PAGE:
From watching your Instagram Stories, you and Alex were talking about public lands and being responsible climbers a lot. Why?
It’s what we’re into these days. Alex has got the Honnold Foundation, so we love to debate the future of energy. We’re always trying to be responsible climbers, and I think we all understand that there are quite a few eyes on us, and that comes with a bit of responsibility.
It’s very uplifting to talk about ways to try to be better humans, and be better for the planet, with somebody like Alex. It feels purposeful. We talk about that like 20 percent of the time, and the rest of the time, it’s just our regular climbing banter.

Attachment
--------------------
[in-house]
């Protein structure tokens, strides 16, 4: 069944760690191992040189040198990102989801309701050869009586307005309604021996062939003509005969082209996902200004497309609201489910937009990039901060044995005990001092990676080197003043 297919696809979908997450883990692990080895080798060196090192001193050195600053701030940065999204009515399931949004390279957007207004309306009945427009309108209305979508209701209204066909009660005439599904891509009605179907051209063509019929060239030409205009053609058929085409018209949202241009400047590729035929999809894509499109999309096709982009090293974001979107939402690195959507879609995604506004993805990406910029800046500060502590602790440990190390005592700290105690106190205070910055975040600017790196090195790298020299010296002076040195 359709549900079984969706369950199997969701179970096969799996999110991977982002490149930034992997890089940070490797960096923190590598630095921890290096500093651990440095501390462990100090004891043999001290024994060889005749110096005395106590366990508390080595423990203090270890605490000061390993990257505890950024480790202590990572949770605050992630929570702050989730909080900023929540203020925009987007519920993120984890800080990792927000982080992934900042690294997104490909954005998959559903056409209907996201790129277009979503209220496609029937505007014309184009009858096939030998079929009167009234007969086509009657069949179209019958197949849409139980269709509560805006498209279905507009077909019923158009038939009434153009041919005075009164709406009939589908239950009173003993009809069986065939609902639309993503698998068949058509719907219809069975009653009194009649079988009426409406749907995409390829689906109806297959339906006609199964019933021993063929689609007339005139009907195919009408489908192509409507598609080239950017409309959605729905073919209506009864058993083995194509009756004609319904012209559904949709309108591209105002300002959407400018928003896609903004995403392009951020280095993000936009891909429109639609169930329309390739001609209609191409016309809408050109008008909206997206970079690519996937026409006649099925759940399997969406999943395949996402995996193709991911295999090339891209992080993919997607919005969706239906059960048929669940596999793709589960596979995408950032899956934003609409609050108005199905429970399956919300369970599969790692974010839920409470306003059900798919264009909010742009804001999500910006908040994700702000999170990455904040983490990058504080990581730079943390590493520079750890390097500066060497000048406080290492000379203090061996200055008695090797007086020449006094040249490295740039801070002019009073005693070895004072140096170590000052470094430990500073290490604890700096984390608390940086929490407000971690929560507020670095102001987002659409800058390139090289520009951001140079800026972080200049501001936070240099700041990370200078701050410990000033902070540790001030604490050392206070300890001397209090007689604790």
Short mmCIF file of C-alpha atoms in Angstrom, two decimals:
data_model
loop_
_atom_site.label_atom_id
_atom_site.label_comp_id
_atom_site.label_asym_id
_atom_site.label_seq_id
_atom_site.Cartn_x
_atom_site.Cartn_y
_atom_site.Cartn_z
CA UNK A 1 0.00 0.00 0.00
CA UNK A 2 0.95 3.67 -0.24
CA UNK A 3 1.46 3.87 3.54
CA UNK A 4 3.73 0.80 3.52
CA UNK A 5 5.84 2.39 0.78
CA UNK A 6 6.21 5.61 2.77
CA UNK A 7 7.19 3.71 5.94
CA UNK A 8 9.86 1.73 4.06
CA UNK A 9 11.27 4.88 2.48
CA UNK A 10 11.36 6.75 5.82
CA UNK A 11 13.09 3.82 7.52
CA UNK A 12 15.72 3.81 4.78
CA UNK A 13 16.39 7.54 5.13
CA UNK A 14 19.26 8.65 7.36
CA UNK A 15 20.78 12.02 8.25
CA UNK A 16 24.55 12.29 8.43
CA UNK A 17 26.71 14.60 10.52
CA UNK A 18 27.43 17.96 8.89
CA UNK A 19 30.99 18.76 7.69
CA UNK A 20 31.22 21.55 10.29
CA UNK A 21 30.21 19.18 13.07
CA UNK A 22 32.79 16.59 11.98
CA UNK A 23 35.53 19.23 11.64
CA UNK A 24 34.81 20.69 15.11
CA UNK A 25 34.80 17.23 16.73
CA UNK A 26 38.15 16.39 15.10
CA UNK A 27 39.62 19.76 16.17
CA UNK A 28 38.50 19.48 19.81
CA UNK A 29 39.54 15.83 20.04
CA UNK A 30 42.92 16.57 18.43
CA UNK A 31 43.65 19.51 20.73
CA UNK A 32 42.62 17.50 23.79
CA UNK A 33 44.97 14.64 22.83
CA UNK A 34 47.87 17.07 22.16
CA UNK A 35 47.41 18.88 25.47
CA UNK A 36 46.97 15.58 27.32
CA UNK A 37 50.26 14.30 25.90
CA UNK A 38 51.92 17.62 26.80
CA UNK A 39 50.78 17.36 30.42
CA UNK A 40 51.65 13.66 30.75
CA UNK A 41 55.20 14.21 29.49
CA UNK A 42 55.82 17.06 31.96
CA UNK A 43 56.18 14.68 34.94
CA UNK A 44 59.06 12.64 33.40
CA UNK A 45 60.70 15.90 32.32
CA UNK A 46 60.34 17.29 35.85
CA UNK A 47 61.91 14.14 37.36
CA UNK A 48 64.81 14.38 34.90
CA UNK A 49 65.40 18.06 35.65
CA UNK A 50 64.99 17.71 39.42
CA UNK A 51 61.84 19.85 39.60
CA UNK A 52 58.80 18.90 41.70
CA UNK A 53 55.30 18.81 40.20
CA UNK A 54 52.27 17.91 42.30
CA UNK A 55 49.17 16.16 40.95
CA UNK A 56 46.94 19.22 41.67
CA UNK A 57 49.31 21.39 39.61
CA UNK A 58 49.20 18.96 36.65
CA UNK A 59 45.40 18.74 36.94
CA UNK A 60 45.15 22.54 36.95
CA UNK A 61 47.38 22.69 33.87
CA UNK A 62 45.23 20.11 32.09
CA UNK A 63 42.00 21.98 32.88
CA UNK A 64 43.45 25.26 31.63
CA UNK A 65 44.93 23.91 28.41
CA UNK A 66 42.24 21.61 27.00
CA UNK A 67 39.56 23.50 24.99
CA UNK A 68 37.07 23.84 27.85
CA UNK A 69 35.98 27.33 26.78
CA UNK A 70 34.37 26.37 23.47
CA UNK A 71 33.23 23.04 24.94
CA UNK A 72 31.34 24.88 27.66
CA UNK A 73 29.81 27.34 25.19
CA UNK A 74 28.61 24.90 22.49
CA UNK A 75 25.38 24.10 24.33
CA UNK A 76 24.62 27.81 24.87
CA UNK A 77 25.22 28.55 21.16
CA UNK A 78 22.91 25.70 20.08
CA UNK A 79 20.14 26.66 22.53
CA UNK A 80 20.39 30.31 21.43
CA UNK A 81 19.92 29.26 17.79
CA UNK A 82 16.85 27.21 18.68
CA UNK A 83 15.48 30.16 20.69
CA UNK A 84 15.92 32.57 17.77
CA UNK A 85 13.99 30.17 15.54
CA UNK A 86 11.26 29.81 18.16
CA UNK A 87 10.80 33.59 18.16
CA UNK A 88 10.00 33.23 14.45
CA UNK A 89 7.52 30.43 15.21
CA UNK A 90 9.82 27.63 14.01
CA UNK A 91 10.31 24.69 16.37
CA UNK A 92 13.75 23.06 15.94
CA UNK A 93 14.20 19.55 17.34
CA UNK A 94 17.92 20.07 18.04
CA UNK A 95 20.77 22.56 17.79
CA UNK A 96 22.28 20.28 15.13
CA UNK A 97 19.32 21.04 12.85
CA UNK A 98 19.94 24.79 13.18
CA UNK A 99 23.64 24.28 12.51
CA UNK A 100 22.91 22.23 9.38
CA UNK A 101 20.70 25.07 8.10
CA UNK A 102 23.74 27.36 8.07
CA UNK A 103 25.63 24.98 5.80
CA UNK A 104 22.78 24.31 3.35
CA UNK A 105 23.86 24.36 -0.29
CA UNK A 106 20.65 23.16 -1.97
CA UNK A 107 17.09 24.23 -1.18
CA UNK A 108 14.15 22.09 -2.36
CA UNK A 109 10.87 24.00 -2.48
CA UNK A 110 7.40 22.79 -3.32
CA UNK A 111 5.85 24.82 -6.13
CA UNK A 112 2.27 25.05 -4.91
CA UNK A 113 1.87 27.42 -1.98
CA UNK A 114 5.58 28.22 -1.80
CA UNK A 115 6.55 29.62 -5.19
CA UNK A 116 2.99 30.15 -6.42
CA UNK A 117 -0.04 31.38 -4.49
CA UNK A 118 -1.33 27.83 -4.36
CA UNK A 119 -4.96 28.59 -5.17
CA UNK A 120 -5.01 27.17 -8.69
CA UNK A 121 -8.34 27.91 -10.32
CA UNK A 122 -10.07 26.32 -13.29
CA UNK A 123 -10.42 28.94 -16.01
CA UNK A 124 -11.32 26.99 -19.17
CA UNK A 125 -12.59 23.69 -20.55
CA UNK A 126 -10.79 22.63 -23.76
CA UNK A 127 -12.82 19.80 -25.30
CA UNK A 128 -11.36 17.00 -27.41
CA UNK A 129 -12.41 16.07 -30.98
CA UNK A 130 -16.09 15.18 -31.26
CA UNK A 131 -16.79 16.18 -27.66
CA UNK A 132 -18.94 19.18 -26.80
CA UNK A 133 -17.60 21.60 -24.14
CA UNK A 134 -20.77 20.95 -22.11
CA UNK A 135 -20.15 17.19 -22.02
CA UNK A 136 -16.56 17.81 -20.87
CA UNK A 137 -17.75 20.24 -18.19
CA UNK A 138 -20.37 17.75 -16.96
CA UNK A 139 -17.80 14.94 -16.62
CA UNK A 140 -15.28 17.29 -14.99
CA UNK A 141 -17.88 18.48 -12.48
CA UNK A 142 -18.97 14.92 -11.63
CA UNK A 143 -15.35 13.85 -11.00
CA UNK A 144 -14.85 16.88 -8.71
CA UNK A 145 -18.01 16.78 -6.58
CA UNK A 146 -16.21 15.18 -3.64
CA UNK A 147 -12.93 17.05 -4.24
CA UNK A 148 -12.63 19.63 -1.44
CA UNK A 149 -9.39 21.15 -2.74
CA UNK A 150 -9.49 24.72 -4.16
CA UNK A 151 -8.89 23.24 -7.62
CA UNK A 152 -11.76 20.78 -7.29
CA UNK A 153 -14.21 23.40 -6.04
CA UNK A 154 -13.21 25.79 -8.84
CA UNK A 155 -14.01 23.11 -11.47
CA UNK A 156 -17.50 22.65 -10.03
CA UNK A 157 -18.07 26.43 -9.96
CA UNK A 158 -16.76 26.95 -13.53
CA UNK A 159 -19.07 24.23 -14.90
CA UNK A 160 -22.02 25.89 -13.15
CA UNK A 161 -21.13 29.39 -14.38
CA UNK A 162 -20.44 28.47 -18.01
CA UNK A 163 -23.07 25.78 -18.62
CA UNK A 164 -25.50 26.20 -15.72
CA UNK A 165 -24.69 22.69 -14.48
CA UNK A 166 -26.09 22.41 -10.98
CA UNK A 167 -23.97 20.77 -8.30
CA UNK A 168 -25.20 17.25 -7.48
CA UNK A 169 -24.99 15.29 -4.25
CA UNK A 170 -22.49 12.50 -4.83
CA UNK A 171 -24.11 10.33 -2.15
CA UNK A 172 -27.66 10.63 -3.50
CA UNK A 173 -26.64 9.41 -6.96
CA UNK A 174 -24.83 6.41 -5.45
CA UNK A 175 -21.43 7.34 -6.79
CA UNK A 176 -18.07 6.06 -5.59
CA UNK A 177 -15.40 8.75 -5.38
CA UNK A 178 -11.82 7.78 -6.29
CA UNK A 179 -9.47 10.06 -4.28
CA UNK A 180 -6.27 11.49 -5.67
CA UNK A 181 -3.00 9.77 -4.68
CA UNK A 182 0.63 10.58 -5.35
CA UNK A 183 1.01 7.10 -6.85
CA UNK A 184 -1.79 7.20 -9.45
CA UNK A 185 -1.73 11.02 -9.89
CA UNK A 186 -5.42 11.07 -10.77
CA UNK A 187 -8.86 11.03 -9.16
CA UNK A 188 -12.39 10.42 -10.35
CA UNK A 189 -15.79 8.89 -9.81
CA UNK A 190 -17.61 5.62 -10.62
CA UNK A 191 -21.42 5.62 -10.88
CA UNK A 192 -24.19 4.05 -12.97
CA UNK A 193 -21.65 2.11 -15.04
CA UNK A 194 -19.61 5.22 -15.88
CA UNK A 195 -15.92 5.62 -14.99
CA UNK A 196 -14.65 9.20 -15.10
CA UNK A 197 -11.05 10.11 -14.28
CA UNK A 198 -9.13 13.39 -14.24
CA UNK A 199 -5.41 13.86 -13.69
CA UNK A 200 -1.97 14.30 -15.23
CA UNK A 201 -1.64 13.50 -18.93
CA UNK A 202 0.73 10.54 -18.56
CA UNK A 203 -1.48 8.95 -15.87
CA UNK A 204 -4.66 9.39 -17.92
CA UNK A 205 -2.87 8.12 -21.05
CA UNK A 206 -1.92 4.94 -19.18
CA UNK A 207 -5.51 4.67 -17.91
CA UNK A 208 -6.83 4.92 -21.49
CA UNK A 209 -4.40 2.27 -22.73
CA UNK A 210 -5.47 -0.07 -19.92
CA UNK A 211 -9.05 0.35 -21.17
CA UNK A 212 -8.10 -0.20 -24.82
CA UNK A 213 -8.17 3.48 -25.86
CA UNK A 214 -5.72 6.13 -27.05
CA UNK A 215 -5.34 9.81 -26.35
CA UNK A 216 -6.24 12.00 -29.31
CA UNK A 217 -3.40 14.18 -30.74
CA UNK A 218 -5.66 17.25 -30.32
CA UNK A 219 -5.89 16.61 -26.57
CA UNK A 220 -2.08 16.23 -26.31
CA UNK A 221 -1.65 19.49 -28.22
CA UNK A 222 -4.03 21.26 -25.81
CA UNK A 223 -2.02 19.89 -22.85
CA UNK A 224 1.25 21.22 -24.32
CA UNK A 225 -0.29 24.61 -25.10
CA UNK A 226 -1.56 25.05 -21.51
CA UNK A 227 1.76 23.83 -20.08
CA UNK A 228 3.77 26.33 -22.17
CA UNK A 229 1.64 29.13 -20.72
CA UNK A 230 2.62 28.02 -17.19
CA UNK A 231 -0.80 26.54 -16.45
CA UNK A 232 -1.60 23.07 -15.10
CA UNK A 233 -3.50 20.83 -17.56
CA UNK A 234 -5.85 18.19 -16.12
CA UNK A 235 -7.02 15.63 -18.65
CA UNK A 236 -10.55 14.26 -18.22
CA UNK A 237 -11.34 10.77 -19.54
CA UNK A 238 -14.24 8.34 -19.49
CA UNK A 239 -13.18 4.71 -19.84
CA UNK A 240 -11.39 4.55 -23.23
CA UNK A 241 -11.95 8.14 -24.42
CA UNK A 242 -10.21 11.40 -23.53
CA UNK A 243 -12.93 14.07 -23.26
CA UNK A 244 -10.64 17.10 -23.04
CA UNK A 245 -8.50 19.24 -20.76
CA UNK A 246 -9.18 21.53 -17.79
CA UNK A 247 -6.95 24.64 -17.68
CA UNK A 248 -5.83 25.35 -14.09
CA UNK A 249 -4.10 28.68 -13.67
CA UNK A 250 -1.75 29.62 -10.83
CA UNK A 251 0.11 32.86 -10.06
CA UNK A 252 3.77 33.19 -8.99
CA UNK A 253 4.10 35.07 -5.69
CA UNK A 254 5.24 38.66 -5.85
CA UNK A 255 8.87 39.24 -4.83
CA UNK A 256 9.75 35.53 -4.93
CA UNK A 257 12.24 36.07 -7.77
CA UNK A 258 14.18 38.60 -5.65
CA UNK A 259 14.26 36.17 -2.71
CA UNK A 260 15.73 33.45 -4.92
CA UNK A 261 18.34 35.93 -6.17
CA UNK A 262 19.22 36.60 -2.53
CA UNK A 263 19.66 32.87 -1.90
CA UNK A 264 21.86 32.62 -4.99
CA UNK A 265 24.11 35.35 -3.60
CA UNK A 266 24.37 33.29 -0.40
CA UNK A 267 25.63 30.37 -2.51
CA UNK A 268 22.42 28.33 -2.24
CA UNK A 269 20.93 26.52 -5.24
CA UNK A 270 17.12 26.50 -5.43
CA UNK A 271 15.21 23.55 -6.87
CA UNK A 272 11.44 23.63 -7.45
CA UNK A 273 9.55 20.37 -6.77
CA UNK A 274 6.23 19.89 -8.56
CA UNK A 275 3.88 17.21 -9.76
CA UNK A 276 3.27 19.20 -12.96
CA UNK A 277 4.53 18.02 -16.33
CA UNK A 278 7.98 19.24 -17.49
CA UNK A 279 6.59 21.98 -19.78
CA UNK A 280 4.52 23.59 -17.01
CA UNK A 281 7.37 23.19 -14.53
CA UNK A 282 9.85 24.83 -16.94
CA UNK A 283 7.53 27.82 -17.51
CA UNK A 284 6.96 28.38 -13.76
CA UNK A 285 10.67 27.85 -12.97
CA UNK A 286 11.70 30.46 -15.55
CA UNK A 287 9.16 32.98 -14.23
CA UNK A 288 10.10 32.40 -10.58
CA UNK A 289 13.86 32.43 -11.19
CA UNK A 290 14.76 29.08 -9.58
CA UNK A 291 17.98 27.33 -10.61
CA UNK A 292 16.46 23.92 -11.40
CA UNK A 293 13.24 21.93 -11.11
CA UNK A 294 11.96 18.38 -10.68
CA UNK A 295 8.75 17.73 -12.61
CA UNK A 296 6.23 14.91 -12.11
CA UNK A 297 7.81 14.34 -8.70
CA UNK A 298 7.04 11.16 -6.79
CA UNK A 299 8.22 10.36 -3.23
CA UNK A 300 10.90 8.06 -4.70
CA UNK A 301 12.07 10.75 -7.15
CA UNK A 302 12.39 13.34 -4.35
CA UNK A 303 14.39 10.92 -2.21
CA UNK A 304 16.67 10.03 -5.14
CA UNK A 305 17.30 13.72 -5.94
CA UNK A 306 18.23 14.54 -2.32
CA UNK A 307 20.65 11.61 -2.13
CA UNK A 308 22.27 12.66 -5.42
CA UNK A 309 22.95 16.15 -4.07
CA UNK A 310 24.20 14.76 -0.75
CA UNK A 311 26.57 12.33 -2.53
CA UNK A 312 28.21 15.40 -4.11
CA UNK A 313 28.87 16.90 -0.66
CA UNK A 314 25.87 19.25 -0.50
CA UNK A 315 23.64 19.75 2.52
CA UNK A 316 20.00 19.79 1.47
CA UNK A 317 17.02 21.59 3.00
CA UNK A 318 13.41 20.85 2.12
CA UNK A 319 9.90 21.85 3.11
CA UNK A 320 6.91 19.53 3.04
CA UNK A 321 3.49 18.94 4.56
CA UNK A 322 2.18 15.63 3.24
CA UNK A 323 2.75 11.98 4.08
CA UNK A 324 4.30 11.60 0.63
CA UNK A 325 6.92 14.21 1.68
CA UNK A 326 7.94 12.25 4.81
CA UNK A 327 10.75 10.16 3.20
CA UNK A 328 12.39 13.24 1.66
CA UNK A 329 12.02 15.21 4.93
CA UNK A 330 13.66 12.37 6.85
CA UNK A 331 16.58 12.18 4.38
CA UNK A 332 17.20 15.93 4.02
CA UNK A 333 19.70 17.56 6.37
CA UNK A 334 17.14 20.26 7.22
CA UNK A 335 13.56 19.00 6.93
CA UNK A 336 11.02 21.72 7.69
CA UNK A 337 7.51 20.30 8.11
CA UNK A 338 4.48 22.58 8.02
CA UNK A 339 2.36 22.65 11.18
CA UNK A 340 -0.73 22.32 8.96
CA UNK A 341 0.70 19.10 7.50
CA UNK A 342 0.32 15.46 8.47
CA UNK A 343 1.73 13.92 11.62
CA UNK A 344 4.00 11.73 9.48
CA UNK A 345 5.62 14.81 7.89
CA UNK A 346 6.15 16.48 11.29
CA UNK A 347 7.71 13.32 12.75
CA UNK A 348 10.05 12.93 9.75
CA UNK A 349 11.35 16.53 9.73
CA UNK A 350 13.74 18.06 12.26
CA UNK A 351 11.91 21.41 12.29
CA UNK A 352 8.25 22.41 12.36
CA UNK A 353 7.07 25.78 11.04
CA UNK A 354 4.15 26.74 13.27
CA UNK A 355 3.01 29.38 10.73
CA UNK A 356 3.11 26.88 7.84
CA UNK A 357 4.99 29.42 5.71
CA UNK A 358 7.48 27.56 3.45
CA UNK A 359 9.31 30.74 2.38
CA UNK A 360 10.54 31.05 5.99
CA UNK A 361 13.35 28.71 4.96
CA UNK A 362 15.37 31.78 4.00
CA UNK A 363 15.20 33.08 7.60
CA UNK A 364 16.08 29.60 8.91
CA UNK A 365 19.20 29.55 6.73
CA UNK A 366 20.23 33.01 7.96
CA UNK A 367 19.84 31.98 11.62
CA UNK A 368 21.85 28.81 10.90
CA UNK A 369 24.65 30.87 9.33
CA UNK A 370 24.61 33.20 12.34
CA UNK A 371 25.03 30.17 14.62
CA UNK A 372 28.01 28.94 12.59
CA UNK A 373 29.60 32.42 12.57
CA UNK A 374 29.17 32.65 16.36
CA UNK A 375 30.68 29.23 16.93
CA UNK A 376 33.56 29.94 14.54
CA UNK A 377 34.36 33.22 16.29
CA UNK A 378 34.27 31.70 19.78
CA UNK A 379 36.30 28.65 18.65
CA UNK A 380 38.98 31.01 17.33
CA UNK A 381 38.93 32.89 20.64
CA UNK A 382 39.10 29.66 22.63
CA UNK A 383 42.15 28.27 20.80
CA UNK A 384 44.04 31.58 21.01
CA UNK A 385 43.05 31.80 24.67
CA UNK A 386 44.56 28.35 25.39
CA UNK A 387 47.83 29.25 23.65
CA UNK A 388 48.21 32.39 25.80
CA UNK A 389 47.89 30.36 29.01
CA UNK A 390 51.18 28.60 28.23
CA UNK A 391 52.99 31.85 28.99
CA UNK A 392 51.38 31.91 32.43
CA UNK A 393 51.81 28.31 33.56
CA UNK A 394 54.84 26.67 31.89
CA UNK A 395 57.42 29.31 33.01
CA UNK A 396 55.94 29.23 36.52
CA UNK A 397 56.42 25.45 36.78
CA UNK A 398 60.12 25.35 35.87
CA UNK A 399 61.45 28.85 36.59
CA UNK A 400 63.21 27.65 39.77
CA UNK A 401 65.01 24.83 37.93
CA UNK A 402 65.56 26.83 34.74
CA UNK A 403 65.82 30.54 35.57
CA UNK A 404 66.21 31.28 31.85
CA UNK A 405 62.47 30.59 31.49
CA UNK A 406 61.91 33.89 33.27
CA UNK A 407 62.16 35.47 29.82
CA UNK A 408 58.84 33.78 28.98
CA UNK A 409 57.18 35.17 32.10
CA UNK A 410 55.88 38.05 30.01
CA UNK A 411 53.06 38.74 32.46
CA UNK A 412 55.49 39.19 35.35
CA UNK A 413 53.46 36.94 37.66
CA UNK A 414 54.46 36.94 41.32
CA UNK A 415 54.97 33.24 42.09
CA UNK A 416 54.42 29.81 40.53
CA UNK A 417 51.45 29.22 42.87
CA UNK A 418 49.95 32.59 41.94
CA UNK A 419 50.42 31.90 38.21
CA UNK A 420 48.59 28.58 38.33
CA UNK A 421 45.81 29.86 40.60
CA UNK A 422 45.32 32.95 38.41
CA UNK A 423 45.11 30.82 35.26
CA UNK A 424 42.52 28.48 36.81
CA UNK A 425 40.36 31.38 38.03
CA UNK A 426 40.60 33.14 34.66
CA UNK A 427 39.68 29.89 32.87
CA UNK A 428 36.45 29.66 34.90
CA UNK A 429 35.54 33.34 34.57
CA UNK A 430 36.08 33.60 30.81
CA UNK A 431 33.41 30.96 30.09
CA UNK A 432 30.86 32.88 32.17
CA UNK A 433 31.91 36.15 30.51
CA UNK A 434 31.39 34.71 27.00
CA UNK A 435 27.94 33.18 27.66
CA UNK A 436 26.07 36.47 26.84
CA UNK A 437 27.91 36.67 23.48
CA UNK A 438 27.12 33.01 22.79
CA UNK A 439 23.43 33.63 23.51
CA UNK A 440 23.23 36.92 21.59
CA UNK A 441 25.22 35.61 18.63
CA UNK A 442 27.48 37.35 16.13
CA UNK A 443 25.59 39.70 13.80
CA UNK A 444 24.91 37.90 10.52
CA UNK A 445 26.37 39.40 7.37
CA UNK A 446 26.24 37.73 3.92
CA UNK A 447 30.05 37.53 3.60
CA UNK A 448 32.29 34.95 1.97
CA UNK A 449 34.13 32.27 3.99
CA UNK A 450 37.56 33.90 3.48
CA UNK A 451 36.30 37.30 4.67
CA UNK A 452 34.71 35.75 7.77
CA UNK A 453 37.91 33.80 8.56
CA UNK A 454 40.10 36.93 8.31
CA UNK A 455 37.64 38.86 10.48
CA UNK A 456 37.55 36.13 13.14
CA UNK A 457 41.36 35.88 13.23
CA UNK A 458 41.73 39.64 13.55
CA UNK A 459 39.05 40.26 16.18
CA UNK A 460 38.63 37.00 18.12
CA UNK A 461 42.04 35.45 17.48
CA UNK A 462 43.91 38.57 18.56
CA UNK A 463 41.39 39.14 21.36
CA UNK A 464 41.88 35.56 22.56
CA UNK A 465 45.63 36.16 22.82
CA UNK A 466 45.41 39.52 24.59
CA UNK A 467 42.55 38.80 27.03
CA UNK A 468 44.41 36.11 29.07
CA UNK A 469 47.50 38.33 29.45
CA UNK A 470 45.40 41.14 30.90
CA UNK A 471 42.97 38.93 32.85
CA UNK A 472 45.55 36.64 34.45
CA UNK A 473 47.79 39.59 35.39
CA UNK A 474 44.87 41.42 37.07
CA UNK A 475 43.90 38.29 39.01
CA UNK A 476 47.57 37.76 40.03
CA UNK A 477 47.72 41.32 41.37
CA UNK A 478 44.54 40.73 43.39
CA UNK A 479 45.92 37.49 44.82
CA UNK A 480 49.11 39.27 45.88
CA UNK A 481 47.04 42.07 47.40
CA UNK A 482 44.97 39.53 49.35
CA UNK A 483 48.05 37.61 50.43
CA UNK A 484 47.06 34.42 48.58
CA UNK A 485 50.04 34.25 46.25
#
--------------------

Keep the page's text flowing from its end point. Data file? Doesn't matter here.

Did you guys come up with any solutions for how to be better humans?
We’re always debating the broader solutions of the world. Like I’m doing a lot of policy work. Alex thinks that policy work is important, but he thinks that quantifiable, actionable things are more important, like putting solar panels on peoples’ houses where that helps them. So we debate what’s the better place to put our energy these days. It’s fun to talk about that stuff.
You were just out on the Hill with Protect Our Winters to talk about protecting public lands. How did it go?
It’s seeming more and more to me like those trips are successful in moving the needle. The first time I went, I was like “This seems like a weird idea. Are we just here to try and pat ourselves on the back, and make ourselves feel better about what we’re doing?” I didn’t really know.
But as I begin to understand the inner workings of D.C., and how politics work, I realize that this kind of stuff is really important. It’s kind of how the cake is made. You have to have people there advocating, representing large groups of people.